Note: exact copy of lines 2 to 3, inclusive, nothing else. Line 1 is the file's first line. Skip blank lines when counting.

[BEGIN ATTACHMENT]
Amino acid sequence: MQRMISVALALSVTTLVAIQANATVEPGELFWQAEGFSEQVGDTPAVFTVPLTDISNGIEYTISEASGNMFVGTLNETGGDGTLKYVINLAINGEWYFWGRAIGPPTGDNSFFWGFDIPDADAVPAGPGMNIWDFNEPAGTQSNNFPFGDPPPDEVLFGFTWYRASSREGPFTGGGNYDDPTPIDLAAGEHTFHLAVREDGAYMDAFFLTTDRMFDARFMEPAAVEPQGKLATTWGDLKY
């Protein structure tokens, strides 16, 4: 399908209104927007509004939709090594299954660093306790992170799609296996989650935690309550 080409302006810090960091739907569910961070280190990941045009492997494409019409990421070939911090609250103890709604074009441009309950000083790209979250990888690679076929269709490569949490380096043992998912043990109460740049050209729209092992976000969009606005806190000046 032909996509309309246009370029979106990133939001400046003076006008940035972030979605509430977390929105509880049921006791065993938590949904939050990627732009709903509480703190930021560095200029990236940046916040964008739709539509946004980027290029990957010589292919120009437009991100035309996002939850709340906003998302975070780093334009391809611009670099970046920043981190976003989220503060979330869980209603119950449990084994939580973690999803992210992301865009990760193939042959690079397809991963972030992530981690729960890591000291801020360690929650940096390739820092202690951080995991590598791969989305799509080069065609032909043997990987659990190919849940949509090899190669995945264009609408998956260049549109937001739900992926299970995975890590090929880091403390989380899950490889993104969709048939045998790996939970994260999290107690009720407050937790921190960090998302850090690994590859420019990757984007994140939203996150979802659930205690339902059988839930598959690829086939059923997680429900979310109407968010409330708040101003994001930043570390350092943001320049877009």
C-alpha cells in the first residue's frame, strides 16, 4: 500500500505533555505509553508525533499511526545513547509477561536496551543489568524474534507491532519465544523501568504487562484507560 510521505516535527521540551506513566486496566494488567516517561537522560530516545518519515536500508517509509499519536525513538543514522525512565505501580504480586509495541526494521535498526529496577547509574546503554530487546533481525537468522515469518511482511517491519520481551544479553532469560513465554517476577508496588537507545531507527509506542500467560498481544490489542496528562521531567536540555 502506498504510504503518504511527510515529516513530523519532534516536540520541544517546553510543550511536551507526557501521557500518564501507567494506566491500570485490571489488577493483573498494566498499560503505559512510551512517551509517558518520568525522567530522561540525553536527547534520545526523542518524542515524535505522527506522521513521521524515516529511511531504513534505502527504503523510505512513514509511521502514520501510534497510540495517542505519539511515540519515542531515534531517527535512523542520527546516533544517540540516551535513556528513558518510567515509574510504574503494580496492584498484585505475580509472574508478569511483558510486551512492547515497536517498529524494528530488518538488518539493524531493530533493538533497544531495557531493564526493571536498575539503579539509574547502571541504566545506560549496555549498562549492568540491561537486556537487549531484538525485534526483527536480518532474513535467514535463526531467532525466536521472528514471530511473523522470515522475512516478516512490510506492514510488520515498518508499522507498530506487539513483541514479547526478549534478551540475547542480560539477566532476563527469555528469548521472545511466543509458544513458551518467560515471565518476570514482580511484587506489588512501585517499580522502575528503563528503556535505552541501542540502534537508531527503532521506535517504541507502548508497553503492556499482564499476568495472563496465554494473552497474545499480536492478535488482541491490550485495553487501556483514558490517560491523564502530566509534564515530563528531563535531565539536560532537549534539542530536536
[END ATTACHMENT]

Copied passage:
């Protein structure tokens, strides 16, 4: 399908209104927007509004939709090594299954660093306790992170799609296996989650935690309550 080409302006810090960091739907569910961070280190990941045009492997494409019409990421070939911090609250103890709604074009441009309950000083790209979250990888690679076929269709490569949490380096043992998912043990109460740049050209729209092992976000969009606005806190000046 032909996509309309246009370029979106990133939001400046003076006008940035972030979605509430977390929105509880049921006791065993938590949904939050990627732009709903509480703190930021560095200029990236940046916040964008739709539509946004980027290029990957010589292919120009437009991100035309996002939850709340906003998302975070780093334009391809611009670099970046920043981190976003989220503060979330869980209603119950449990084994939580973690999803992210992301865009990760193939042959690079397809991963972030992530981690729960890591000291801020360690929650940096390739820092202690951080995991590598791969989305799509080069065609032909043997990987659990190919849940949509090899190669995945264009609408998956260049549109937001739900992926299970995975890590090929880091403390989380899950490889993104969709048939045998790996939970994260999290107690009720407050937790921190960090998302850090690994590859420019990757984007994140939203996150979802659930205690339902059988839930598959690829086939059923997680429900979310109407968010409330708040101003994001930043570390350092943001320049877009």
C-alpha cells in the first residue's frame, strides 16, 4: 500500500505533555505509553508525533499511526545513547509477561536496551543489568524474534507491532519465544523501568504487562484507560 510521505516535527521540551506513566486496566494488567516517561537522560530516545518519515536500508517509509499519536525513538543514522525512565505501580504480586509495541526494521535498526529496577547509574546503554530487546533481525537468522515469518511482511517491519520481551544479553532469560513465554517476577508496588537507545531507527509506542500467560498481544490489542496528562521531567536540555 502506498504510504503518504511527510515529516513530523519532534516536540520541544517546553510543550511536551507526557501521557500518564501507567494506566491500570485490571489488577493483573498494566498499560503505559512510551512517551509517558518520568525522567530522561540525553536527547534520545526523542518524542515524535505522527506522521513521521524515516529511511531504513534505502527504503523510505512513514509511521502514520501510534497510540495517542505519539511515540519515542531515534531517527535512523542520527546516533544517540540516551535513556528513558518510567515509574510504574503494580496492584498484585505475580509472574508478569511483558510486551512492547515497536517498529524494528530488518538488518539493524531493530533493538533497544531495557531493564526493571536498575539503579539509574547502571541504566545506560549496555549498562549492568540491561537486556537487549531484538525485534526483527536480518532474513535467514535463526531467532525466536521472528514471530511473523522470515522475512516478516512490510506492514510488520515498518508499522507498530506487539513483541514479547526478549534478551540475547542480560539477566532476563527469555528469548521472545511466543509458544513458551518467560515471565518476570514482580511484587506489588512501585517499580522502575528503563528503556535505552541501542540502534537508531527503532521506535517504541507502548508497553503492556499482564499476568495472563496465554494473552497474545499480536492478535488482541491490550485495553487501556483514558490517560491523564502530566509534564515530563528531563535531565539536560532537549534539542530536536